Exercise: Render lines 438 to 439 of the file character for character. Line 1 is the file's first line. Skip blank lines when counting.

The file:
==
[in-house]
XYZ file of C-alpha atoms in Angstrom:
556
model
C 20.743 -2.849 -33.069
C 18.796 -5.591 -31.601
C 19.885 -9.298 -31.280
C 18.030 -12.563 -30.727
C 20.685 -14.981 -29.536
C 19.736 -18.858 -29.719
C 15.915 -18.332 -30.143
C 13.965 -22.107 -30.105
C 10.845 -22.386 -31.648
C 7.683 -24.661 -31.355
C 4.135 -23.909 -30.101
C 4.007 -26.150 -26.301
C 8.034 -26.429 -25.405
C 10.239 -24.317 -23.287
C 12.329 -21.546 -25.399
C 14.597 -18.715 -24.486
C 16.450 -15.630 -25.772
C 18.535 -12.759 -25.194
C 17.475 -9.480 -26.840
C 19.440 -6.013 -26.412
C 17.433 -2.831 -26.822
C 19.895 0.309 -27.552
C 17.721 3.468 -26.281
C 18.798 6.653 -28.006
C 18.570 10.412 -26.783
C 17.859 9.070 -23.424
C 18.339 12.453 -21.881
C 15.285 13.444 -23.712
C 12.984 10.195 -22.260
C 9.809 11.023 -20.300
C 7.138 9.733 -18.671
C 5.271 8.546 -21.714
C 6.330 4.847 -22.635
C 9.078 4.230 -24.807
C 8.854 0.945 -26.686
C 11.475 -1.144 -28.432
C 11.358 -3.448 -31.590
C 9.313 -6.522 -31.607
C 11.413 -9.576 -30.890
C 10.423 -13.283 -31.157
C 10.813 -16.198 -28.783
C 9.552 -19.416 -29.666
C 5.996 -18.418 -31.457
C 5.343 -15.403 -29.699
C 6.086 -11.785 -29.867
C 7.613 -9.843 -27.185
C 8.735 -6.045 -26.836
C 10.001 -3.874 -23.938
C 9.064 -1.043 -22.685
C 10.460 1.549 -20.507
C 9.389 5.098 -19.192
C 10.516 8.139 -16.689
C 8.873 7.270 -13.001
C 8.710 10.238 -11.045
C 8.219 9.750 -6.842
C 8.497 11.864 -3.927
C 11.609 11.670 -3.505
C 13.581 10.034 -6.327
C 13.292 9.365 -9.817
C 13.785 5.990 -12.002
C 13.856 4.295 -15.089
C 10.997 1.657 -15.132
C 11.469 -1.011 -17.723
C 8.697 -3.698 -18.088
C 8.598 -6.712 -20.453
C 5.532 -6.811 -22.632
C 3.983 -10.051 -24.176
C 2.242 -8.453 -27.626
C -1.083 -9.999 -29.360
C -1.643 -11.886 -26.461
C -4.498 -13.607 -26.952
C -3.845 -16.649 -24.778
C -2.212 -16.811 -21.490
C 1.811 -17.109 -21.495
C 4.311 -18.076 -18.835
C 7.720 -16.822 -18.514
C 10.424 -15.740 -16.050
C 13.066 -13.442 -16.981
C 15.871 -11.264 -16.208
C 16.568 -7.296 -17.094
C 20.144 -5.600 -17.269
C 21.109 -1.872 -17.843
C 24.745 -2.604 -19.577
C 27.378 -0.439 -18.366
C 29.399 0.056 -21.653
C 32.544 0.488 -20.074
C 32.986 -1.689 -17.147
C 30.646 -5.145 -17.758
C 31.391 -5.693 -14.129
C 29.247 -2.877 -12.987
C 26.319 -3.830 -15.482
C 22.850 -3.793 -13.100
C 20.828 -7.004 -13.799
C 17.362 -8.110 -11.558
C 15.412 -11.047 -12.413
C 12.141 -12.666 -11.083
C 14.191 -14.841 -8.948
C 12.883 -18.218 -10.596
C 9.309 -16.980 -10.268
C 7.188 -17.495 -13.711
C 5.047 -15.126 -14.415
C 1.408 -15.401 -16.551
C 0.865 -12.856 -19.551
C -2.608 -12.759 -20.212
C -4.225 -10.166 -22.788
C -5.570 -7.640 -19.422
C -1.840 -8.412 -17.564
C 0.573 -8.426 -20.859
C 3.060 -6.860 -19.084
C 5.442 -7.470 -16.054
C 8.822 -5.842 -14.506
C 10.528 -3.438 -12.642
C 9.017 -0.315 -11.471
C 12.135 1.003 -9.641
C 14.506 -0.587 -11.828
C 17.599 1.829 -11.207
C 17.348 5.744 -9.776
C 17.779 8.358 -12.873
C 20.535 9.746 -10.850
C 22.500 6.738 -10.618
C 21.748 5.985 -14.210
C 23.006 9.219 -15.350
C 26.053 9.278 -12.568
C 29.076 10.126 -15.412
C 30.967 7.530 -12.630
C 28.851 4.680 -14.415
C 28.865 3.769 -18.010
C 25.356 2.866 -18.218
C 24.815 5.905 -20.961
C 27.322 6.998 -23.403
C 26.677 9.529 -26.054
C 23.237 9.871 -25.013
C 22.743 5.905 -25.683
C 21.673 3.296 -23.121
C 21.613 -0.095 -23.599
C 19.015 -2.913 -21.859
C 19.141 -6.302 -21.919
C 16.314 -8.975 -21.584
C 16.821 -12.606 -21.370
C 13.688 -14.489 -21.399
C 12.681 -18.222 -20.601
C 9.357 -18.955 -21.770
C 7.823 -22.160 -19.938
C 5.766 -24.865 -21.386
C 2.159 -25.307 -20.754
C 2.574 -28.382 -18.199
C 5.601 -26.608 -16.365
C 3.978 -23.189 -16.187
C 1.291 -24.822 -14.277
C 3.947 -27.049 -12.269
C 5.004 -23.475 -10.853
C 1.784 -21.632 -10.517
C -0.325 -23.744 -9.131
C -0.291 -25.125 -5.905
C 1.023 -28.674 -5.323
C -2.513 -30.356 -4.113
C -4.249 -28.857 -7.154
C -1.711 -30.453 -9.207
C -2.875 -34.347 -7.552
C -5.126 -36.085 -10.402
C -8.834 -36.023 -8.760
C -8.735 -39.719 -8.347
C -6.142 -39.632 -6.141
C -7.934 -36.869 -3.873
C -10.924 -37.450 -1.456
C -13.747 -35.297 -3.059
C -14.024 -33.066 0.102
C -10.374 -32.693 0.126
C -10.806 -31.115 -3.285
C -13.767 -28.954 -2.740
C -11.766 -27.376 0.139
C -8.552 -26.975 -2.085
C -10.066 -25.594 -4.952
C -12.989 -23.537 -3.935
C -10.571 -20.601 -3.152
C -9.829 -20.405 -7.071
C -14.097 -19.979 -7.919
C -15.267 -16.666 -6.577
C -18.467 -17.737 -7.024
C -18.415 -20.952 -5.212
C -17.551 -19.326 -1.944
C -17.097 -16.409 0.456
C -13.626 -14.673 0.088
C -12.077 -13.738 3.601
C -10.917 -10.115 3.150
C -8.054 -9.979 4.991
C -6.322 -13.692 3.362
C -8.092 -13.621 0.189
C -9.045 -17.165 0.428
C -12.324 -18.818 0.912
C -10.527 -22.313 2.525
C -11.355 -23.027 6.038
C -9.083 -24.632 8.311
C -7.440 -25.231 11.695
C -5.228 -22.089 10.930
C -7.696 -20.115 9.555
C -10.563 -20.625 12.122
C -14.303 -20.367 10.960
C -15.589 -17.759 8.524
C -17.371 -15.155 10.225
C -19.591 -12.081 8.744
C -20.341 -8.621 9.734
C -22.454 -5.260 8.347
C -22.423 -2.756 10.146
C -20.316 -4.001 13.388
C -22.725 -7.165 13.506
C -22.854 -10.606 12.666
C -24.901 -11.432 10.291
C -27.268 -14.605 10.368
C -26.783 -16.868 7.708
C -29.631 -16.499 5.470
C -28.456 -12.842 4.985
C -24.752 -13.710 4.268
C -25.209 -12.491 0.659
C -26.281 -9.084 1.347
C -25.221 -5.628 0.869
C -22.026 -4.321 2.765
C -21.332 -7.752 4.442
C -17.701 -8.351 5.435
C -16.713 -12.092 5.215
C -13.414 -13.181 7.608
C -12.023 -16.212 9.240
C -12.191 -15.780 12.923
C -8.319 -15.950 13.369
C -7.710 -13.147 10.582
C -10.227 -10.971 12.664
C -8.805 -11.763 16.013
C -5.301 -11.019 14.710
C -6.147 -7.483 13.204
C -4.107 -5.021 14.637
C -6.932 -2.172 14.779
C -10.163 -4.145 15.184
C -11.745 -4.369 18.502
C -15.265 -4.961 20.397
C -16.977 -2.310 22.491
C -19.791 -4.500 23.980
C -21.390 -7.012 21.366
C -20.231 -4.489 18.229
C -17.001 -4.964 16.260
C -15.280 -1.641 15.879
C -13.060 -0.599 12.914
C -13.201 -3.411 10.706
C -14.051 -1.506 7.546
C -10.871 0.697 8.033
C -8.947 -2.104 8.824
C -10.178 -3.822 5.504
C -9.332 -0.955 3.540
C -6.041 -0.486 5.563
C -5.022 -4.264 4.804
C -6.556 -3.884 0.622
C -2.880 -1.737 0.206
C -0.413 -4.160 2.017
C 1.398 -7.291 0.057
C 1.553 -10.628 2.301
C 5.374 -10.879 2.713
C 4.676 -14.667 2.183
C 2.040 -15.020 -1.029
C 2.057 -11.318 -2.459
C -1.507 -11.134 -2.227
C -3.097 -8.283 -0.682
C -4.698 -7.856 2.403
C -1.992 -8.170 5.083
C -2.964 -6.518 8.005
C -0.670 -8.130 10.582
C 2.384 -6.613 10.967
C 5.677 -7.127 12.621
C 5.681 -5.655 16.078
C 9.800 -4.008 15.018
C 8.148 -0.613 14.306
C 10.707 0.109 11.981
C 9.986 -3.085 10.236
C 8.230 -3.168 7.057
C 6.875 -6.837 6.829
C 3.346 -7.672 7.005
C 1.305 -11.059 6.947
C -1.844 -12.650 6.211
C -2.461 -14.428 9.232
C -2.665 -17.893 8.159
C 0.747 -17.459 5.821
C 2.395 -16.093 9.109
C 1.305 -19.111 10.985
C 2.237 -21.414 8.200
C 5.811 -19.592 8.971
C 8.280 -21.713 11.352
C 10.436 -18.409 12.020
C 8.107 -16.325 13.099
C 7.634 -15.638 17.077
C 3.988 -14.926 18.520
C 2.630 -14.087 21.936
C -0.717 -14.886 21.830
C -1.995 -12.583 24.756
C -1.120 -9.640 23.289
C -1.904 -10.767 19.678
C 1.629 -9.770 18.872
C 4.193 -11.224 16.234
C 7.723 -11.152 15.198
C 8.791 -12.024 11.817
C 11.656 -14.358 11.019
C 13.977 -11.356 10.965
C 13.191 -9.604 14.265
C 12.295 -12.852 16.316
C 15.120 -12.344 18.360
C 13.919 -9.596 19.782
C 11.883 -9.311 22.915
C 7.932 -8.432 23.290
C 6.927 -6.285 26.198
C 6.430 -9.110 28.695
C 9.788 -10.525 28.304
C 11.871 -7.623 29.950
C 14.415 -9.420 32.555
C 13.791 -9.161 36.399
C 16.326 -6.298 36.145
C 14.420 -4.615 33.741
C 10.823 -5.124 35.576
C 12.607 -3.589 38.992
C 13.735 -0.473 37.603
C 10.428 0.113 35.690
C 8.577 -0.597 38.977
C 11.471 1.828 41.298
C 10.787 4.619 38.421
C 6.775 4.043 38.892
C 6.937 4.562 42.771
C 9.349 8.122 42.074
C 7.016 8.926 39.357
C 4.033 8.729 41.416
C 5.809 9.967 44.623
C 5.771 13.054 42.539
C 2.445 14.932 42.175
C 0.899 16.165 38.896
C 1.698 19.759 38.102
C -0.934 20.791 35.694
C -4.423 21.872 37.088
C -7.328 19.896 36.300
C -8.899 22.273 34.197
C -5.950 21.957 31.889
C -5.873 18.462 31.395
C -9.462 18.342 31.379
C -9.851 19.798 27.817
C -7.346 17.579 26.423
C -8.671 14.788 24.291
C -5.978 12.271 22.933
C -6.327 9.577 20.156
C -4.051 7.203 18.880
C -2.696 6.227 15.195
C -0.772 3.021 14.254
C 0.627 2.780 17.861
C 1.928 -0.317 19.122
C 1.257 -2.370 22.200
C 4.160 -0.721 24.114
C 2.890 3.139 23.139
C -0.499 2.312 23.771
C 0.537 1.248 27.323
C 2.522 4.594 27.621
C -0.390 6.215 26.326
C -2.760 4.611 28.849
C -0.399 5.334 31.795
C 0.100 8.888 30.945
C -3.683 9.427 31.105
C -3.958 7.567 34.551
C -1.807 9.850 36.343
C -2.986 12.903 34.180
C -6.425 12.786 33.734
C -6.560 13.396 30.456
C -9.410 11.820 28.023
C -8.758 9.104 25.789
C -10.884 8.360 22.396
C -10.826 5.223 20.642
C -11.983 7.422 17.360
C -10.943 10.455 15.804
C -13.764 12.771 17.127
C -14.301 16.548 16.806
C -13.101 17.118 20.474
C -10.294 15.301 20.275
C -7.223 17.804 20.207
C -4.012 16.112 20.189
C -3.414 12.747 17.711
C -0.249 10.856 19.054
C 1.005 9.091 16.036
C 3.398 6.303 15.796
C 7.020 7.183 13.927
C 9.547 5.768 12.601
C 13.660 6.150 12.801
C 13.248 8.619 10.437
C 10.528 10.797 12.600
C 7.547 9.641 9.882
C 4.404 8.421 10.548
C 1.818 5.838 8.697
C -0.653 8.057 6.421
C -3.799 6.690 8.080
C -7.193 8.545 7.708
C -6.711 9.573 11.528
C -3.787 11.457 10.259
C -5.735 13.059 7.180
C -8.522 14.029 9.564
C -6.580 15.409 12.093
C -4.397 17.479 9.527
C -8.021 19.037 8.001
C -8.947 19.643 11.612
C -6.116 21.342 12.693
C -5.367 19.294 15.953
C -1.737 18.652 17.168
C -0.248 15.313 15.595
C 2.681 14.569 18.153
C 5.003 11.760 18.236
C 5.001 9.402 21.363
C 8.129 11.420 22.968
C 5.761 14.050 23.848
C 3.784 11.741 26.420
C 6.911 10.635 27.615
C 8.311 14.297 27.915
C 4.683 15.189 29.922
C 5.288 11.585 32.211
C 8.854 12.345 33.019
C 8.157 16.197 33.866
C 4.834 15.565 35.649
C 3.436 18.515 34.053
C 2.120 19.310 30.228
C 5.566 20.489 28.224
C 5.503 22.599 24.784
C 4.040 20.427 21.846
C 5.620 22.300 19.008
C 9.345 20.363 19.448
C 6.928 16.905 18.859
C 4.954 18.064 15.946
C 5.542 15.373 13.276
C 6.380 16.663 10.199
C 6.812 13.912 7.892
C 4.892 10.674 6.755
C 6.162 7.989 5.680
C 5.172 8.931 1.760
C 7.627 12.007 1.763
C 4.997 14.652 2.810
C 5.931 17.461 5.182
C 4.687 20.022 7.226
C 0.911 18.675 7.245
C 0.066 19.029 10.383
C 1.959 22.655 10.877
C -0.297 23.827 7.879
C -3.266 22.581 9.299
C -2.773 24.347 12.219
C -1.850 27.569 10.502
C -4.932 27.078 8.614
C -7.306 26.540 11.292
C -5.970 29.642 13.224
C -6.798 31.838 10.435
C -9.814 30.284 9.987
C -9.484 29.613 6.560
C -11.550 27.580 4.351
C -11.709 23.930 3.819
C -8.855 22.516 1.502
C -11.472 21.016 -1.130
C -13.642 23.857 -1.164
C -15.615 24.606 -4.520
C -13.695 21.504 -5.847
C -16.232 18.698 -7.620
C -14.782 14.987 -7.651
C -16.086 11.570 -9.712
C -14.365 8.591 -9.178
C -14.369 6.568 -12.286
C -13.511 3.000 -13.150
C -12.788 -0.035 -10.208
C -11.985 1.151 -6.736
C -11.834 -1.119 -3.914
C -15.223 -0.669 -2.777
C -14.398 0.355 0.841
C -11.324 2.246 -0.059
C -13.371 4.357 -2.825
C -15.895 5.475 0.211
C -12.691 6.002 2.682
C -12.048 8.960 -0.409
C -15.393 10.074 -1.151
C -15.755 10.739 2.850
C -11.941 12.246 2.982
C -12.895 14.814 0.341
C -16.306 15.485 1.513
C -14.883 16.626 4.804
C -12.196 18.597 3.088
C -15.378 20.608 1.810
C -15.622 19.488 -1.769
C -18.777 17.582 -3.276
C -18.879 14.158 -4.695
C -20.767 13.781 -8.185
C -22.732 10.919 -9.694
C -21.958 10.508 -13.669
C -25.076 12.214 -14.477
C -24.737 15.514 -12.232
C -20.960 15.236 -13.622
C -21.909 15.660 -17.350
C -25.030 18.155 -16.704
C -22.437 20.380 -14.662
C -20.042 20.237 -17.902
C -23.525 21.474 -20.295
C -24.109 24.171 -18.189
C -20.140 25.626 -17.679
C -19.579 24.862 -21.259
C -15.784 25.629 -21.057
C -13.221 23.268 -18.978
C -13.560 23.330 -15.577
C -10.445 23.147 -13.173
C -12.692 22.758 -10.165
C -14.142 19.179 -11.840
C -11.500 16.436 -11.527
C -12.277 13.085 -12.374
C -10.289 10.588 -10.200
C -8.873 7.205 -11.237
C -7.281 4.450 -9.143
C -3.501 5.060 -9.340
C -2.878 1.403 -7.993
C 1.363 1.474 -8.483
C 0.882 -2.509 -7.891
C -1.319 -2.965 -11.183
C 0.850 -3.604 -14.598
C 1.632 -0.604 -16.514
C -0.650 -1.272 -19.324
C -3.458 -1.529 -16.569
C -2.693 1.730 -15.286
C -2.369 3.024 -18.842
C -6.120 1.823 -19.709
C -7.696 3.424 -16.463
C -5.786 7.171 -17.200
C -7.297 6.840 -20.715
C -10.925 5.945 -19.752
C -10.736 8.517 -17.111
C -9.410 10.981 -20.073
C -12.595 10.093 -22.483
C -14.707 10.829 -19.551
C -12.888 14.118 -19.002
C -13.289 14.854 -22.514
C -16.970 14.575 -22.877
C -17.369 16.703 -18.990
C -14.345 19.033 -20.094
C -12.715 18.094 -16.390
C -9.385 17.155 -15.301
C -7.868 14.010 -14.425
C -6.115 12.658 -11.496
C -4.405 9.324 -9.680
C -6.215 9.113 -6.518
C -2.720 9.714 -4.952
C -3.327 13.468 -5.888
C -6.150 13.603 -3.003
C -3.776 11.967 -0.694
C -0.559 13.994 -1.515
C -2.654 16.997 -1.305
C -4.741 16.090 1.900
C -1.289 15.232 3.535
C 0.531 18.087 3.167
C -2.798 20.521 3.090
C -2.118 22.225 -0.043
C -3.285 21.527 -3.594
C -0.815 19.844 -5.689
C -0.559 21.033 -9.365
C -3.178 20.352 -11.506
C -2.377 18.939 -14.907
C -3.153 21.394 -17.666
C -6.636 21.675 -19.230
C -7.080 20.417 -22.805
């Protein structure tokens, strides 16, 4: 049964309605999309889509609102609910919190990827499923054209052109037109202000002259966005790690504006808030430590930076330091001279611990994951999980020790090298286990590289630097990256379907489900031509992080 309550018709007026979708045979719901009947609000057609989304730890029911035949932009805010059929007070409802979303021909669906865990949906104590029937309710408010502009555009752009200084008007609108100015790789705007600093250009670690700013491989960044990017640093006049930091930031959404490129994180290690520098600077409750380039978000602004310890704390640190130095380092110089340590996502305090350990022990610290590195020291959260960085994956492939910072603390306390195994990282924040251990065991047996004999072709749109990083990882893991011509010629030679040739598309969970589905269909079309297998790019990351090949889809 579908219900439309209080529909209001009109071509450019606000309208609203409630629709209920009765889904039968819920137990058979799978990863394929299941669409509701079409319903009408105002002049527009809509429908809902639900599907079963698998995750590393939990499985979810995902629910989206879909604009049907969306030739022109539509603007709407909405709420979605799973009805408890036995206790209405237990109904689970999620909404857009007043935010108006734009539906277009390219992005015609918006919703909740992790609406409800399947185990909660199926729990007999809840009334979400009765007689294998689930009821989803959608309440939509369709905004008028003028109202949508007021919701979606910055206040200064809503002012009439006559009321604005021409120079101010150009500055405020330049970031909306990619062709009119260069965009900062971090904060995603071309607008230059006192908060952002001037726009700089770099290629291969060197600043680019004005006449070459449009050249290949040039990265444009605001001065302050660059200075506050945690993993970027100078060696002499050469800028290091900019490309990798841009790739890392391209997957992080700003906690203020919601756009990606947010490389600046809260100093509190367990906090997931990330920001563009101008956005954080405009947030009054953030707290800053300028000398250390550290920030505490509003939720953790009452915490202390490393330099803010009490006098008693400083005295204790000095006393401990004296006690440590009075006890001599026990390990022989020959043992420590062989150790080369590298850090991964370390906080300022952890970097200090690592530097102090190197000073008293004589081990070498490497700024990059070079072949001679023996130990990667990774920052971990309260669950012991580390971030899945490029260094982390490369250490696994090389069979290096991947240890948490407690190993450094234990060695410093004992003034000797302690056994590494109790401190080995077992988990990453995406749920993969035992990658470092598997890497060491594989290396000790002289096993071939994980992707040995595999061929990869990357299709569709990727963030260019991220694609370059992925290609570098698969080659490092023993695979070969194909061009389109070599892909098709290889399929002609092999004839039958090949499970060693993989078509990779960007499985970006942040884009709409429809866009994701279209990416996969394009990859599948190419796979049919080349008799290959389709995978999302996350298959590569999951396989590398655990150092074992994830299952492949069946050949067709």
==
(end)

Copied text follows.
C 4.687 20.022 7.226
C 0.911 18.675 7.245